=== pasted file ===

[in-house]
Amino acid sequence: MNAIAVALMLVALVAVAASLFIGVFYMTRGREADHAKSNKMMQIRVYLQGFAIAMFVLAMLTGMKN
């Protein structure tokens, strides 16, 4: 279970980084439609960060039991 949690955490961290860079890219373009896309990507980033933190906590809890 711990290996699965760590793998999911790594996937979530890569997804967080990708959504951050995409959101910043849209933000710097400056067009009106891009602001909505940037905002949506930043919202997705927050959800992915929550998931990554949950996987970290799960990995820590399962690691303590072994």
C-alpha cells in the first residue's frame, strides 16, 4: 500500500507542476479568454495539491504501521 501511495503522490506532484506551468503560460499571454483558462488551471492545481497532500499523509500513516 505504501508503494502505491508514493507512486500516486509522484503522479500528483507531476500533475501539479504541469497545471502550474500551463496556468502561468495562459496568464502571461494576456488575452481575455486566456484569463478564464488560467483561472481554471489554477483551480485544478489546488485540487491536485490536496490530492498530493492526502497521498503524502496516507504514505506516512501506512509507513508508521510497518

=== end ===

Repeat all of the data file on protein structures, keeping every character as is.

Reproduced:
[in-house]
Amino acid sequence: MNAIAVALMLVALVAVAASLFIGVFYMTRGREADHAKSNKMMQIRVYLQGFAIAMFVLAMLTGMKN
């Protein structure tokens, strides 16, 4: 279970980084439609960060039991 949690955490961290860079890219373009896309990507980033933190906590809890 711990290996699965760590793998999911790594996937979530890569997804967080990708959504951050995409959101910043849209933000710097400056067009009106891009602001909505940037905002949506930043919202997705927050959800992915929550998931990554949950996987970290799960990995820590399962690691303590072994």
C-alpha cells in the first residue's frame, strides 16, 4: 500500500507542476479568454495539491504501521 501511495503522490506532484506551468503560460499571454483558462488551471492545481497532500499523509500513516 505504501508503494502505491508514493507512486500516486509522484503522479500528483507531476500533475501539479504541469497545471502550474500551463496556468502561468495562459496568464502571461494576456488575452481575455486566456484569463478564464488560467483561472481554471489554477483551480485544478489546488485540487491536485490536496490530492498530493492526502497521498503524502496516507504514505506516512501506512509507513508508521510497518